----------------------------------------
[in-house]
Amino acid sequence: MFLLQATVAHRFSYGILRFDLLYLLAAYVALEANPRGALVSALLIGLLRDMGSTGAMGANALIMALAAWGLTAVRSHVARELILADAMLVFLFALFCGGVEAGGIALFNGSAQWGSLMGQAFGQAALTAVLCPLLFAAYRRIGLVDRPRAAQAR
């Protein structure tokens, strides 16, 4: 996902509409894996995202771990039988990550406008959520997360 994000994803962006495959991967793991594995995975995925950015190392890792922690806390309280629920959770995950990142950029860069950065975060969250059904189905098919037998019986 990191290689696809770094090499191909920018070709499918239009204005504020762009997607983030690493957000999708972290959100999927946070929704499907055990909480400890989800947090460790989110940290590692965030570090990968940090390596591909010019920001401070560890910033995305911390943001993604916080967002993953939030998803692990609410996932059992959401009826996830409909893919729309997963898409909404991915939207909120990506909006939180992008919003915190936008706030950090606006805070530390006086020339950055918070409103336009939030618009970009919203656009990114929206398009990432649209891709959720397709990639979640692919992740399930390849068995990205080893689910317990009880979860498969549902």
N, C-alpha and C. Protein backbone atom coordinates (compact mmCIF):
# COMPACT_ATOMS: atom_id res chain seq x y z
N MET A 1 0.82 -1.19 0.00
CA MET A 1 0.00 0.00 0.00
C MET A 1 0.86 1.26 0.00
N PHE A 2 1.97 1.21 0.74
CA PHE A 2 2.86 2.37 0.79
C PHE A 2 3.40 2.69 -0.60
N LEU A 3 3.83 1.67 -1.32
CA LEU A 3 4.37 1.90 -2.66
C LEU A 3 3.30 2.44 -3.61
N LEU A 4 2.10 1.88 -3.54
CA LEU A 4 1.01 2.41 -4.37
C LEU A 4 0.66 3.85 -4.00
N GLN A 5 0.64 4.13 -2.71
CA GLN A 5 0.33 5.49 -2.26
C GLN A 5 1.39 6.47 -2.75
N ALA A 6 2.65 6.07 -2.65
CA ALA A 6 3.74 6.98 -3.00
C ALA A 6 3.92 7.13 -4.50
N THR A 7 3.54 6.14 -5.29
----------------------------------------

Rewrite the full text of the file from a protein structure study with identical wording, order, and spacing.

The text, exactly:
[in-house]
Amino acid sequence: MFLLQATVAHRFSYGILRFDLLYLLAAYVALEANPRGALVSALLIGLLRDMGSTGAMGANALIMALAAWGLTAVRSHVARELILADAMLVFLFALFCGGVEAGGIALFNGSAQWGSLMGQAFGQAALTAVLCPLLFAAYRRIGLVDRPRAAQAR
């Protein structure tokens, strides 16, 4: 996902509409894996995202771990039988990550406008959520997360 994000994803962006495959991967793991594995995975995925950015190392890792922690806390309280629920959770995950990142950029860069950065975060969250059904189905098919037998019986 990191290689696809770094090499191909920018070709499918239009204005504020762009997607983030690493957000999708972290959100999927946070929704499907055990909480400890989800947090460790989110940290590692965030570090990968940090390596591909010019920001401070560890910033995305911390943001993604916080967002993953939030998803692990609410996932059992959401009826996830409909893919729309997963898409909404991915939207909120990506909006939180992008919003915190936008706030950090606006805070530390006086020339950055918070409103336009939030618009970009919203656009990114929206398009990432649209891709959720397709990639979640692919992740399930390849068995990205080893689910317990009880979860498969549902």
N, C-alpha and C. Protein backbone atom coordinates (compact mmCIF):
# COMPACT_ATOMS: atom_id res chain seq x y z
N MET A 1 0.82 -1.19 0.00
CA MET A 1 0.00 0.00 0.00
C MET A 1 0.86 1.26 0.00
N PHE A 2 1.97 1.21 0.74
CA PHE A 2 2.86 2.37 0.79
C PHE A 2 3.40 2.69 -0.60
N LEU A 3 3.83 1.67 -1.32
CA LEU A 3 4.37 1.90 -2.66
C LEU A 3 3.30 2.44 -3.61
N LEU A 4 2.10 1.88 -3.54
CA LEU A 4 1.01 2.41 -4.37
C LEU A 4 0.66 3.85 -4.00
N GLN A 5 0.64 4.13 -2.71
CA GLN A 5 0.33 5.49 -2.26
C GLN A 5 1.39 6.47 -2.75
N ALA A 6 2.65 6.07 -2.65
CA ALA A 6 3.74 6.98 -3.00
C ALA A 6 3.92 7.13 -4.50
N THR A 7 3.54 6.14 -5.29